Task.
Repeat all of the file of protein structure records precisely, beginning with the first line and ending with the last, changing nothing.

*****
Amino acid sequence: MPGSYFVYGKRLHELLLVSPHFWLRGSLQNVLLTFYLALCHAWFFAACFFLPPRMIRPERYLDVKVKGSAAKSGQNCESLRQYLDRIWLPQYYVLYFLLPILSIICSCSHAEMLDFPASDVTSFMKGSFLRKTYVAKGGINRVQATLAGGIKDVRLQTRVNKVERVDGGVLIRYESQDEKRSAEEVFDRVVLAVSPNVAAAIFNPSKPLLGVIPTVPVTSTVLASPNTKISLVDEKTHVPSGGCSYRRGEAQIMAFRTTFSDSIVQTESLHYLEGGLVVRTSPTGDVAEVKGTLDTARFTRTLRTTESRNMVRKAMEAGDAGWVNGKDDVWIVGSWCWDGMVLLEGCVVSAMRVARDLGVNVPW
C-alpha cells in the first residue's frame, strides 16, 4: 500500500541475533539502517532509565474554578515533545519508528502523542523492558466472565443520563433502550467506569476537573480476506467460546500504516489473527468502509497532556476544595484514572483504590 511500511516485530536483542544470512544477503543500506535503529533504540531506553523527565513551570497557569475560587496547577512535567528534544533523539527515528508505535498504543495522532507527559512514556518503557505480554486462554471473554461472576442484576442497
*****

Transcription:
Amino acid sequence: MPGSYFVYGKRLHELLLVSPHFWLRGSLQNVLLTFYLALCHAWFFAACFFLPPRMIRPERYLDVKVKGSAAKSGQNCESLRQYLDRIWLPQYYVLYFLLPILSIICSCSHAEMLDFPASDVTSFMKGSFLRKTYVAKGGINRVQATLAGGIKDVRLQTRVNKVERVDGGVLIRYESQDEKRSAEEVFDRVVLAVSPNVAAAIFNPSKPLLGVIPTVPVTSTVLASPNTKISLVDEKTHVPSGGCSYRRGEAQIMAFRTTFSDSIVQTESLHYLEGGLVVRTSPTGDVAEVKGTLDTARFTRTLRTTESRNMVRKAMEAGDAGWVNGKDDVWIVGSWCWDGMVLLEGCVVSAMRVARDLGVNVPW
C-alpha cells in the first residue's frame, strides 16, 4: 500500500541475533539502517532509565474554578515533545519508528502523542523492558466472565443520563433502550467506569476537573480476506467460546500504516489473527468502509497532556476544595484514572483504590 511500511516485530536483542544470512544477503543500506535503529533504540531506553523527565513551570497557569475560587496547577512535567528534544533523539527515528508505535498504543495522532507527559512514556518503557505480554486462554471473554461472576442484576442497